The idea of more older mothers using private care being the cause of the higher intervention rates in private hospitals is trotted out alot by the RANZCOG.

    In 2006, 2.2% of mothers in the public system were over 40 years old and 2.7% in the private system were over 40. Each year the percentages are pretty much equal, and also a pretty miniscule number of the total births. It just doesn't bear out to blame 2% of women for the caesarean rate almost tripling in under ten years.

    You're right in saying more maternally requested caesareans happen in private hospitals. But it still doesn't explain the sometimes massive descripency. Public hospitals average a 27% c/s rate. Private average 40% nationally. But many are much much higher than that, some 60 or 70%. We know that the number of women who request a caesarean without any influence from their carer beforehand is very small, below 5%. Most women still do want to birth vaginally as long as they are healthy and feel safe doing so.

    At any rate elective caesareans do not explain the higher levels of other intervention, including induction, augmentation and instrument births in private hospitals that we see every single year in the perinatal data.

    There are some private facilities that will buck this trend - there is one here on the Sunshine Coast that comes to mind - but which ever way you look at it, a healthy woman is more likely to experience these interventions in private care, generally speaking.

  8. #28
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    Quote Originally Posted by PunkyDiva View Post
    That's ****, you have to pay $30 to receive/read the complete report, which should answer most of your questions.

    Hi
    You can read and download the 'Australia's mothers and babies 2005' pdf for free from http://www.npsu.unsw.edu.au/NPSUweb.nsf/page/ps20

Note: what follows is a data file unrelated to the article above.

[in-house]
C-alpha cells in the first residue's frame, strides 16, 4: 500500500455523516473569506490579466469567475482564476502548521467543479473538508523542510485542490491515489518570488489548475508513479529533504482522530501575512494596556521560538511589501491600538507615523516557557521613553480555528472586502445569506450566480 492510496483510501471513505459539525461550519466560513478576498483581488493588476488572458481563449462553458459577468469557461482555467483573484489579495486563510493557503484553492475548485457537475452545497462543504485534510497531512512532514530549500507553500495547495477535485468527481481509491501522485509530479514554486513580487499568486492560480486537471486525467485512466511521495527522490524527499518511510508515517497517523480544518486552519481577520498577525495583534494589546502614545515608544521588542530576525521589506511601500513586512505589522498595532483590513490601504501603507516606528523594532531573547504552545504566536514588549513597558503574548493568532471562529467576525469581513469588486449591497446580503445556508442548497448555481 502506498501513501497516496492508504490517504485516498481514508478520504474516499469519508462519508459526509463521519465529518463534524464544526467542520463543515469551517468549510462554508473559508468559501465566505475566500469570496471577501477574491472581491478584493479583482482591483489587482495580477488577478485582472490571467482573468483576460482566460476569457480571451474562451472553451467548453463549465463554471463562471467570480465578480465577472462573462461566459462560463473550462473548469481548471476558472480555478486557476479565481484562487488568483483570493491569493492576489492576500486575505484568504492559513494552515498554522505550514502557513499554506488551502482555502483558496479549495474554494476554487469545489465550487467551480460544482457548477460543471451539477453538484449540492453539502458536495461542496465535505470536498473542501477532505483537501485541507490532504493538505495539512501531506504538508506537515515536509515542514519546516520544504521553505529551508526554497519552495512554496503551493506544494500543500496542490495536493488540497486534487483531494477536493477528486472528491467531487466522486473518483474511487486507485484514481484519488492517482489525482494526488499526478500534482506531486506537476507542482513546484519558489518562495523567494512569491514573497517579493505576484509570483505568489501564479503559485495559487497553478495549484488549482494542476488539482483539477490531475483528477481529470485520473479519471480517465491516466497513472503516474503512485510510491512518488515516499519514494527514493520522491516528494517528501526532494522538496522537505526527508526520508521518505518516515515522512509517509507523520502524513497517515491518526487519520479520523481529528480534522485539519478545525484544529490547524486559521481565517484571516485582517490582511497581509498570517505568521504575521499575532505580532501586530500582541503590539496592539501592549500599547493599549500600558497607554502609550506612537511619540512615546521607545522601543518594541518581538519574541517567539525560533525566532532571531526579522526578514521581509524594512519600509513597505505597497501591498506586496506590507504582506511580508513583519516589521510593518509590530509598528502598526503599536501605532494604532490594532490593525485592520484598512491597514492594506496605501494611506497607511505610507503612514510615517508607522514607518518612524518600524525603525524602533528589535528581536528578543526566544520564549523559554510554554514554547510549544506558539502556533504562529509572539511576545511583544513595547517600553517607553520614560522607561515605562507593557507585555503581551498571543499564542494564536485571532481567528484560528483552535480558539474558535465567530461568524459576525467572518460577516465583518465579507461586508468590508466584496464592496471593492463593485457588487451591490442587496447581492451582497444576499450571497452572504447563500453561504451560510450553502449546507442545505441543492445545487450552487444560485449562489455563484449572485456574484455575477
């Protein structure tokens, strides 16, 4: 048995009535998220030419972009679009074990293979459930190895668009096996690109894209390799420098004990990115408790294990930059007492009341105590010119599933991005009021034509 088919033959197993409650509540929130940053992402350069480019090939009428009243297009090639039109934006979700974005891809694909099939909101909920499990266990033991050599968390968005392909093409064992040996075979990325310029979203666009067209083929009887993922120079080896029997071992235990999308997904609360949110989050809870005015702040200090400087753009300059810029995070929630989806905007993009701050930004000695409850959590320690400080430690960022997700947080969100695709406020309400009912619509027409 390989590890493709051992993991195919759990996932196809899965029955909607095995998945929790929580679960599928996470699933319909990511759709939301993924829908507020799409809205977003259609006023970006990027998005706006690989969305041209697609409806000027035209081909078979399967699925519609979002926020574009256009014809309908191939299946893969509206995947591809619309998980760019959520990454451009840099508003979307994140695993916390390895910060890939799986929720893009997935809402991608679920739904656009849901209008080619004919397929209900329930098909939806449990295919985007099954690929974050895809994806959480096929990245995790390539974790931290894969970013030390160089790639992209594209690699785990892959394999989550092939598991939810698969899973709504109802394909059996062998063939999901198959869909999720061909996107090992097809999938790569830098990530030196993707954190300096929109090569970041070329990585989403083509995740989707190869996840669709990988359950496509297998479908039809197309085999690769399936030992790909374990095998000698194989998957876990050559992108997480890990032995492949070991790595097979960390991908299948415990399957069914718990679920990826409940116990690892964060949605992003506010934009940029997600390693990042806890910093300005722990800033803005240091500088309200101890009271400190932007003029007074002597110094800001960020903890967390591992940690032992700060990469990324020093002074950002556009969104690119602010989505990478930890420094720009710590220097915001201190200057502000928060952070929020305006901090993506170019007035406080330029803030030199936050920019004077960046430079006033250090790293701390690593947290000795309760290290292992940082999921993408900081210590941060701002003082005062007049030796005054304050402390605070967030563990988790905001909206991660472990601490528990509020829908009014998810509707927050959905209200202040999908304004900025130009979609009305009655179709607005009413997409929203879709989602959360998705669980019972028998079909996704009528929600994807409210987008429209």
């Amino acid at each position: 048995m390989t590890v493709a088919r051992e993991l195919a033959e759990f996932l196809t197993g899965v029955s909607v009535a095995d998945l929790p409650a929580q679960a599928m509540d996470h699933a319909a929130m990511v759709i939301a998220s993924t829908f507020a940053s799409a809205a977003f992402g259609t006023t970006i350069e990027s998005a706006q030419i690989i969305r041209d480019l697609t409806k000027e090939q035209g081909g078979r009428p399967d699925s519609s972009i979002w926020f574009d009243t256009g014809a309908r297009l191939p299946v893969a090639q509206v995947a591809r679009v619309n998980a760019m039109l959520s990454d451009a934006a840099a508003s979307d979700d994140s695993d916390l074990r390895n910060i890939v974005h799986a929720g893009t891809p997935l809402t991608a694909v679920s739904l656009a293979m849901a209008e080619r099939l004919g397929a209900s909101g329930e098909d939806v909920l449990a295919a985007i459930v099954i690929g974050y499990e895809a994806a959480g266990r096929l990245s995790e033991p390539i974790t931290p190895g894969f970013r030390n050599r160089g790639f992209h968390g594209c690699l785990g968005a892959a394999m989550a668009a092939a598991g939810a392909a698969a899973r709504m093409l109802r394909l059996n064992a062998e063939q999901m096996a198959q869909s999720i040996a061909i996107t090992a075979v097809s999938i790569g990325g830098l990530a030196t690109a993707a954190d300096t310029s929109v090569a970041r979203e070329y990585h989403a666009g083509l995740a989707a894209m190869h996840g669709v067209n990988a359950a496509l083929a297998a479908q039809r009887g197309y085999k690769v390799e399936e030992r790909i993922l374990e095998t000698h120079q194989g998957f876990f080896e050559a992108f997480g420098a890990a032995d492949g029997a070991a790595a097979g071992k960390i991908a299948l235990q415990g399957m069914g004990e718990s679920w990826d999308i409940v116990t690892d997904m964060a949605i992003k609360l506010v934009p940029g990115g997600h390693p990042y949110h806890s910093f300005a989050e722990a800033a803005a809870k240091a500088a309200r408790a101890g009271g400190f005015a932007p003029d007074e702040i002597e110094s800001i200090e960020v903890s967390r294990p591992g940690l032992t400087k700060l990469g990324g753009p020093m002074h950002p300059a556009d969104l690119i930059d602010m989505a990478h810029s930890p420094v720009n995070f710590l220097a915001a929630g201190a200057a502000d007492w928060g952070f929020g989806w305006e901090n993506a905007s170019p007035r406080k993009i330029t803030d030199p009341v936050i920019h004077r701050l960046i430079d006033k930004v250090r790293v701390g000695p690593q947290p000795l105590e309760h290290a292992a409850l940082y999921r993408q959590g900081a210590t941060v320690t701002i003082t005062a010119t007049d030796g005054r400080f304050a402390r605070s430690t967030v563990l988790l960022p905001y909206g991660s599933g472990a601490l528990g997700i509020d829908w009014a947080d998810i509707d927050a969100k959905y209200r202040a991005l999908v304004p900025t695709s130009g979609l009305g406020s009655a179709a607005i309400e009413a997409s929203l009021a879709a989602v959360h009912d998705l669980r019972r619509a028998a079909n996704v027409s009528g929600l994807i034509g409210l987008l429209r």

Sarah

  9. #29
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    Just a quick comment re the 17ish% who admitted smoking during pregnancy... I'm not sure where they get this statistic from, but I've done a bit of work in market research and I know how results can be skewed... which means it's possible that the percentage includes the mums who quit when they found out that they were preg, or soon afterwards.

    I'd like to see a stat on how many actually smoked for more than the first 2 months (especially considering some don't find out till they're 6-8 weeks, ad see how it compares to the one quoted.

    As for the CS rates.... I'm HORRIFIED. 'Nuff said.

  10. #30
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    Private obstetricians are trained surgeons and they're very good at their job. Its not surprising that they choose to try and control the birth environment through intervention and doing what they know best.
    Women in the higher socio-economic bracket pay thousands of $$$ to a private surgeon (OB) to monitor their pregnancy and birth - why are we surprised that they receive more surgical procedures? kwim?

    I had a natural, vaginal birth on all 4's in a private hospital with a very high c section rate.
    I had a great OB who gave me complete control of my birth. The midwives took complete control of the room around me, my OB just sat in the corner and stitched me up at the end (I should have stood to push but was too embarrassed, and he did a great job by the way).

    If we want to lower the c section rate in private hospitals then we should encourage midwifery care for private patients, just as we do for those in the public system.

    By the way - I'm having my 2nd in the public system - I have full trust in the midwifery care offered there - the nurses are the true heroes!